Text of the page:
In an effort to further decrease the incidents of gun violence in the city of Miami, city commissioners included funds in the recently approved 2018 city budget to expand the current gunfire detection technology in the city. Many residents may not be aware, but the city has been using gunfire detection technology in certain neighborhoods since 2014. $325,000 in the proposed 2018 budget is allocated to triple the current zone where the technology is utilized.
A former prosecutor and judge in Texas will go to jail for his role in the wrongful conviction of a man. The prosecutor has pled guilty to intentionally failing to disclose evidence in a case that sent an innocent man to prison for the murder of his wife. The prosecutor turned judge, possessed evidence at the time of the trial that may have cleared the accused man of the crime.
Health care fraud crackdowns initiated to catch those who defraud within the health care industry are common, but a couple of the most recent crackdowns have targeted one segment of the industry in particular that some may argue Florida desperately needs to be clean and honest. The drug and addiction treatment industry exists to support recovering drug and alcohol addicts who come to the facilities ideally to seek treatment and rid themselves of a dangerous addiction in order to live a healthier life. However, through evidence collected during one local and one national crackdown, a dark picture of the operation of these facilities has emerged.
Recently, the news reported that the U.S. Coast Guard seized 150 pounds of cocaine off of a fishing boat. The boat came into the RMK Merrill-Stevens Shipyard in Miami from Nassau, Bahamas, and the drugs were found during a routine inspection. Authorities in connection with the drug smuggling detained five people.
A Miami Gardens man was arrested recently, accused of threatening the life of State Representative Jose Felix Diaz. The threat was posted on the defendant's Facebook page and read, "I'll kill your ass and you better not show up to the next REC meeting."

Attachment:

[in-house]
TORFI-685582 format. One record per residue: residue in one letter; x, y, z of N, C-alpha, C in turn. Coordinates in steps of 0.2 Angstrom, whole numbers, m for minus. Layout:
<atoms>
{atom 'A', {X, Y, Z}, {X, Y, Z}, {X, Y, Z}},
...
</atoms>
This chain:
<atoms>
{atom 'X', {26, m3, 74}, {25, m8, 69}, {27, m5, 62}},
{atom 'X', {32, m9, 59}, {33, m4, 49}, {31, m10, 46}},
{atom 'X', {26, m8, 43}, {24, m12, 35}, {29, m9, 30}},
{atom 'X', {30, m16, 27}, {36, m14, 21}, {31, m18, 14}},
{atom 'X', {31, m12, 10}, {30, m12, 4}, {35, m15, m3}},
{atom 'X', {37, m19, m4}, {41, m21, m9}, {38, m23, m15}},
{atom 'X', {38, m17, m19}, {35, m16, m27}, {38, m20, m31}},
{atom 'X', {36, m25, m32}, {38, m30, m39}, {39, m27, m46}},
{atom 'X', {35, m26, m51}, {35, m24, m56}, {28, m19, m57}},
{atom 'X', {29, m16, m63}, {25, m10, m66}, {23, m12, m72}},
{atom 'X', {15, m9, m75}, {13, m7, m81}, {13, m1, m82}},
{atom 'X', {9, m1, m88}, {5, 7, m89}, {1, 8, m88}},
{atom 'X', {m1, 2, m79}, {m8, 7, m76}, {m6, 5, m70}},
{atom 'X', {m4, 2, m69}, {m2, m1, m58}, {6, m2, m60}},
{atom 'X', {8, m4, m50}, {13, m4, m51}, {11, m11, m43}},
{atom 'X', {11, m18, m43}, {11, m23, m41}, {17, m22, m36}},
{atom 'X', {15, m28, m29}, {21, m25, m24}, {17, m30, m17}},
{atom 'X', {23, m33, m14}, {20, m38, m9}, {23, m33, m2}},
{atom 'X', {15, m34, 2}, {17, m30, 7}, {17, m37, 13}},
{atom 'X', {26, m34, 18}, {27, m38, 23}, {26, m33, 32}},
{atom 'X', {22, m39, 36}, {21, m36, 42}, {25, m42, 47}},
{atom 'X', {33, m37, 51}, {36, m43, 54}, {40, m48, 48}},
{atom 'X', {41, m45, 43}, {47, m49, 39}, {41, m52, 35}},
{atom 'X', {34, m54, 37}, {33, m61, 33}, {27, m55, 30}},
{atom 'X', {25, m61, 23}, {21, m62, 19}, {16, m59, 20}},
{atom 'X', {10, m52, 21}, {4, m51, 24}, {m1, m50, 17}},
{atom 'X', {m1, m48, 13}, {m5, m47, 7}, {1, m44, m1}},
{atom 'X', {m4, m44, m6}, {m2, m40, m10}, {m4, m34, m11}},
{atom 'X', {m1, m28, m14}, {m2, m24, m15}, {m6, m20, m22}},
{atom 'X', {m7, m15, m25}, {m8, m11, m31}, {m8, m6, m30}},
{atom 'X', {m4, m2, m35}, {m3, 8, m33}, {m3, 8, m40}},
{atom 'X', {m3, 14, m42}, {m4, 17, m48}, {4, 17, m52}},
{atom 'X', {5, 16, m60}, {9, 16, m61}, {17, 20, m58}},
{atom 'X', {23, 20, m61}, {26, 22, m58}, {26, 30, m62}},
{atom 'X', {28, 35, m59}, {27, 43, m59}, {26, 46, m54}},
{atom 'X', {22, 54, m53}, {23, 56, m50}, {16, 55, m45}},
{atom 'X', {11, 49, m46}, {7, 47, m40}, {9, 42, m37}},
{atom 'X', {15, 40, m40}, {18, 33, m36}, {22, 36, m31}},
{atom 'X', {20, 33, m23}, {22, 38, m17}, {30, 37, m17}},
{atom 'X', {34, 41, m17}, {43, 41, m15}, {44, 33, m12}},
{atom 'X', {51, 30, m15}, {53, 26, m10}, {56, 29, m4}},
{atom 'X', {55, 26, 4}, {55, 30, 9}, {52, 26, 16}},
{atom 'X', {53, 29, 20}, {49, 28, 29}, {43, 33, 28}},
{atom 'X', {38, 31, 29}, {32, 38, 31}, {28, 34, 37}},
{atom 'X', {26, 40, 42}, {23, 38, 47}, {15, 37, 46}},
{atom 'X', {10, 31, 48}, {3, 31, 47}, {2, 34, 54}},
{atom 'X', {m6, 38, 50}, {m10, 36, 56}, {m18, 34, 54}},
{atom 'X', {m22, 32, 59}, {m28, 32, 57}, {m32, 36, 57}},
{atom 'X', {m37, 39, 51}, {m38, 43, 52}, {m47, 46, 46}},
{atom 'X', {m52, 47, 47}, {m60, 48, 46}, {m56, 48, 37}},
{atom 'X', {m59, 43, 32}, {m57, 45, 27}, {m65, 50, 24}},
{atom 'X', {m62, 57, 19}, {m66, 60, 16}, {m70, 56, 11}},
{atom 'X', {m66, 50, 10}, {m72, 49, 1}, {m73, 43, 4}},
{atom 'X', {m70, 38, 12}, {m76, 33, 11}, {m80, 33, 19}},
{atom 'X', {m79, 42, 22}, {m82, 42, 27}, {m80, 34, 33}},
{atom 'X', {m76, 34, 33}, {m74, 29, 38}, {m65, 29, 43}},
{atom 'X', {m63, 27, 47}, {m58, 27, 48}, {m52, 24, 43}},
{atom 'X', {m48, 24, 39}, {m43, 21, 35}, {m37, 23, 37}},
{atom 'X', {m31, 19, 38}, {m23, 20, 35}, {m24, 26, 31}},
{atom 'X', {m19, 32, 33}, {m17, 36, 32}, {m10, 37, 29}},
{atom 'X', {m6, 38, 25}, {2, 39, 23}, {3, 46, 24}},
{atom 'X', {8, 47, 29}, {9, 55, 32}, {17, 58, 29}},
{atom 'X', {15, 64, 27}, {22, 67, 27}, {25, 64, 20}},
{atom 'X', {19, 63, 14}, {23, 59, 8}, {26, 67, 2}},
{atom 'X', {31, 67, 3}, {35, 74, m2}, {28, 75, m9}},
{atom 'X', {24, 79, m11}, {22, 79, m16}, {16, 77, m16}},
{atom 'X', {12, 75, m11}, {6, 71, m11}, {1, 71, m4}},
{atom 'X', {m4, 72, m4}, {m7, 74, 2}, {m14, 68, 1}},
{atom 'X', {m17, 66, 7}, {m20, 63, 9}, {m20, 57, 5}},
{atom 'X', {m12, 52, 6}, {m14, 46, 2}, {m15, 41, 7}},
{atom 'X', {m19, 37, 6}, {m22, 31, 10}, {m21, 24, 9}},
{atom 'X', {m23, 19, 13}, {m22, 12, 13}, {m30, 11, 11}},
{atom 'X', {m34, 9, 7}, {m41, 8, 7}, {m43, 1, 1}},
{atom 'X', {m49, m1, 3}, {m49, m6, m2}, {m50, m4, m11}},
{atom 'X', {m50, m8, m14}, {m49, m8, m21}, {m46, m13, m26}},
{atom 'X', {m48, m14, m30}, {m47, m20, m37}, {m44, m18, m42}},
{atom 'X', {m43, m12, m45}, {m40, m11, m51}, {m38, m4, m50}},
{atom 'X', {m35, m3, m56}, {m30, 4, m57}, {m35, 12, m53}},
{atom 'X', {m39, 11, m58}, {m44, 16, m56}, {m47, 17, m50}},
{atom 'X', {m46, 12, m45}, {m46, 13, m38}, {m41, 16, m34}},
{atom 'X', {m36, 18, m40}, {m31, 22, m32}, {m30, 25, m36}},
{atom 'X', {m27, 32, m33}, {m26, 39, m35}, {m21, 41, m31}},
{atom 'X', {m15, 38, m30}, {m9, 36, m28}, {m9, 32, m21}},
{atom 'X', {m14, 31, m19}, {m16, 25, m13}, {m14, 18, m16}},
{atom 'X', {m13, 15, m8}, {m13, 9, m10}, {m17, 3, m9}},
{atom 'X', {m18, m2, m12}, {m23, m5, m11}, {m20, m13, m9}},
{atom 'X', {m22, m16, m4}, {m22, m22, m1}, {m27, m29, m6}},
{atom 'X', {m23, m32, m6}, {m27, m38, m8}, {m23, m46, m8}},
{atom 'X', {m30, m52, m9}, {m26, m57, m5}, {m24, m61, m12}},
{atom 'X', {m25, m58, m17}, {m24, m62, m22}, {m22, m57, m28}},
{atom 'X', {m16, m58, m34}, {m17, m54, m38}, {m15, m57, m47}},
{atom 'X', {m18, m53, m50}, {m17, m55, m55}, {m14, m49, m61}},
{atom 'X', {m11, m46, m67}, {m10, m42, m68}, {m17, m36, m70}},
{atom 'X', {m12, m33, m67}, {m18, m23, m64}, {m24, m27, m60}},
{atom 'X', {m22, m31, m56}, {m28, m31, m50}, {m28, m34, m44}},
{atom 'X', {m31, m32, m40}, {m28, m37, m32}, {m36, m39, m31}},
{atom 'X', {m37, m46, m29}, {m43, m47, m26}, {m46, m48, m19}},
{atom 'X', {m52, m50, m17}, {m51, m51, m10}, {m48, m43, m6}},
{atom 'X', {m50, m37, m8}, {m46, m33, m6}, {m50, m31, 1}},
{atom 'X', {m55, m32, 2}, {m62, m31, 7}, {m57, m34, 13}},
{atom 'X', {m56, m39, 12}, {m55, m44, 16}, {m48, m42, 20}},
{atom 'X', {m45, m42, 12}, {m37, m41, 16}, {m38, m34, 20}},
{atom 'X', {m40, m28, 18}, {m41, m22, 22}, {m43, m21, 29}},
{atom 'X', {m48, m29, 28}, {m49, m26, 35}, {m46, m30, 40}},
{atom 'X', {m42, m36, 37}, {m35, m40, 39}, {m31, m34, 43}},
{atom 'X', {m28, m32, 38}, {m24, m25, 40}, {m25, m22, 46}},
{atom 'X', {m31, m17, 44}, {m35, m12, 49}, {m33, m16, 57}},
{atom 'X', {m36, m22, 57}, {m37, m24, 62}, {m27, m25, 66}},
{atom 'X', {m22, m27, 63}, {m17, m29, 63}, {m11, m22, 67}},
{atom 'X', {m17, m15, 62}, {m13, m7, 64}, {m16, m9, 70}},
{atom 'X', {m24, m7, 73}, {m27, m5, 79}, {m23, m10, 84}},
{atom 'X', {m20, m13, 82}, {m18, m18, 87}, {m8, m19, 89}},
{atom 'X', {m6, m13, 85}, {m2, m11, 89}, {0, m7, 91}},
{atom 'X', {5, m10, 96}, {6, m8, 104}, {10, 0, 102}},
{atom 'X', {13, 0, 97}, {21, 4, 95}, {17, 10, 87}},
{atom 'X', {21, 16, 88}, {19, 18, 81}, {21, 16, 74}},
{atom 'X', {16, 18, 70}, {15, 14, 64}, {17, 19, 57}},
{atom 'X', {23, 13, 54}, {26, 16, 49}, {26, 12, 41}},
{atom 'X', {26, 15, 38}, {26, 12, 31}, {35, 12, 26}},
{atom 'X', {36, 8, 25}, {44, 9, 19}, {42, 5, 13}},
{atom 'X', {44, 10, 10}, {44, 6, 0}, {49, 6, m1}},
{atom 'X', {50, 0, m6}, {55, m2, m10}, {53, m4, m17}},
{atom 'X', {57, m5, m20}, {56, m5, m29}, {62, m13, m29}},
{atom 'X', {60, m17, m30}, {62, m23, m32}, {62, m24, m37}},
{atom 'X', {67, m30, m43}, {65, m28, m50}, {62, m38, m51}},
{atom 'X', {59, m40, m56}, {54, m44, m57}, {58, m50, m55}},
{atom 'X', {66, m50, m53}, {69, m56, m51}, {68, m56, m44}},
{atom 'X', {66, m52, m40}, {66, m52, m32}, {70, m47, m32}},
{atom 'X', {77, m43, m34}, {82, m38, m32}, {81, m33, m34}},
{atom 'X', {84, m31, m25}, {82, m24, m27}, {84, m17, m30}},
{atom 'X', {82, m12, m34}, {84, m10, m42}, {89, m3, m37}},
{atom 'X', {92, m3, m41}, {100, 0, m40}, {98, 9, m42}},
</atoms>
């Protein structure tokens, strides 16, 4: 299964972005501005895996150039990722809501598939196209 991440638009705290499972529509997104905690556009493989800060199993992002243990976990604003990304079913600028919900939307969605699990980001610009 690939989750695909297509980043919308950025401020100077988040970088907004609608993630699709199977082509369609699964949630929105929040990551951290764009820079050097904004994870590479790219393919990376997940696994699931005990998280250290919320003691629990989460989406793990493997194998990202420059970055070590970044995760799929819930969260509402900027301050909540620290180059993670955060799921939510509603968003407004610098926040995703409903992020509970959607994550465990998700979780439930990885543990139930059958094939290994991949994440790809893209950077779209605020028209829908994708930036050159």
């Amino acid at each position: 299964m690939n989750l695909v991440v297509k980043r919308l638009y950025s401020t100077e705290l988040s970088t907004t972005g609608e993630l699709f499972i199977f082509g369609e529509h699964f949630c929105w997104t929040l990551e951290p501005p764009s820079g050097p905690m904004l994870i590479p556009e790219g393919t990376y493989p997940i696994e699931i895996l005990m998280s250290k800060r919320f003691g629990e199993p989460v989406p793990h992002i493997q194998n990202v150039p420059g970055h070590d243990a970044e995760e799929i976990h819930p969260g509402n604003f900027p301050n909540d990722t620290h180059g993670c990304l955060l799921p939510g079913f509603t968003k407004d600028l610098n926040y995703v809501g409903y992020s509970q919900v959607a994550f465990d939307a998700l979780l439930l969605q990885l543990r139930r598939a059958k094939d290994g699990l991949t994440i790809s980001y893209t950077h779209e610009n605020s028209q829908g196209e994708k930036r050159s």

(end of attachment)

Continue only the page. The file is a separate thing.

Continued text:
When it comes to charging youth offenders as adults, Florida ranks at the top in the nation. From 2003-2008, Florida transferred juveniles into the adult system two times the amount that the state with the second highest amount of youths charged as adults transferred them into the adult courts. From 2008-2012, over 12,000 Florida children were transferred into the adult criminal justice system. Some may argue that this is because the punishments in the juvenile system for youth offenders are not nearly tough enough, and many offenders under the age of 18 who commit violent crimes deserve a harsher sentence through the adult courts. Others argue that you cannot charge juveniles as adults due to differences in brain development, and the stark reality that many youth offenders who go into the adult system are more often abused and have higher recidivism rates.
When you are accused of a crime, there are certain rights that you are afforded. The sixth amendment of the U.S. Constitution provides clear criteria for those rights. One of the guaranteed rights is that the accused have the right to the assistance of counsel in a case against them. The U.S. Supreme Court has gone a step further in this requirement and ruled that states must provide a public defender for those criminals who may be indignant and unable to retain their own lawyer.
White-collar crimes may not always be as obvious a crime as something like a murder or a robbery. Many times, these are crimes committed by people you would never expect to be involved in criminal activities. White-collar crimes often happen "on paper," and the prosecution needs to prove something as subjective as "intent" in order to prove that a crime was actually committed.
Police body cam footage seems to be a very popular topic of discussion lately. There has been much controversy over the use of the body cam, who should wear one, what is done with the footage and how long it needs to be saved. Many in the community think that body cams are necessary checks on power by giving police officers a reason to think before they do something that may be interpreted as out-of-line or an abuse of power. While others may think that the cameras add an extra layer of bureaucracy and may prevent police from doing what is necessary to stop a crime. Regardless of what one may think, it appears that we will be seeing more of these cameras worn by police as time goes by. In the state of Florida, we have our own legislation that governs body cams, and in South Florida, we have our own issues with this technology.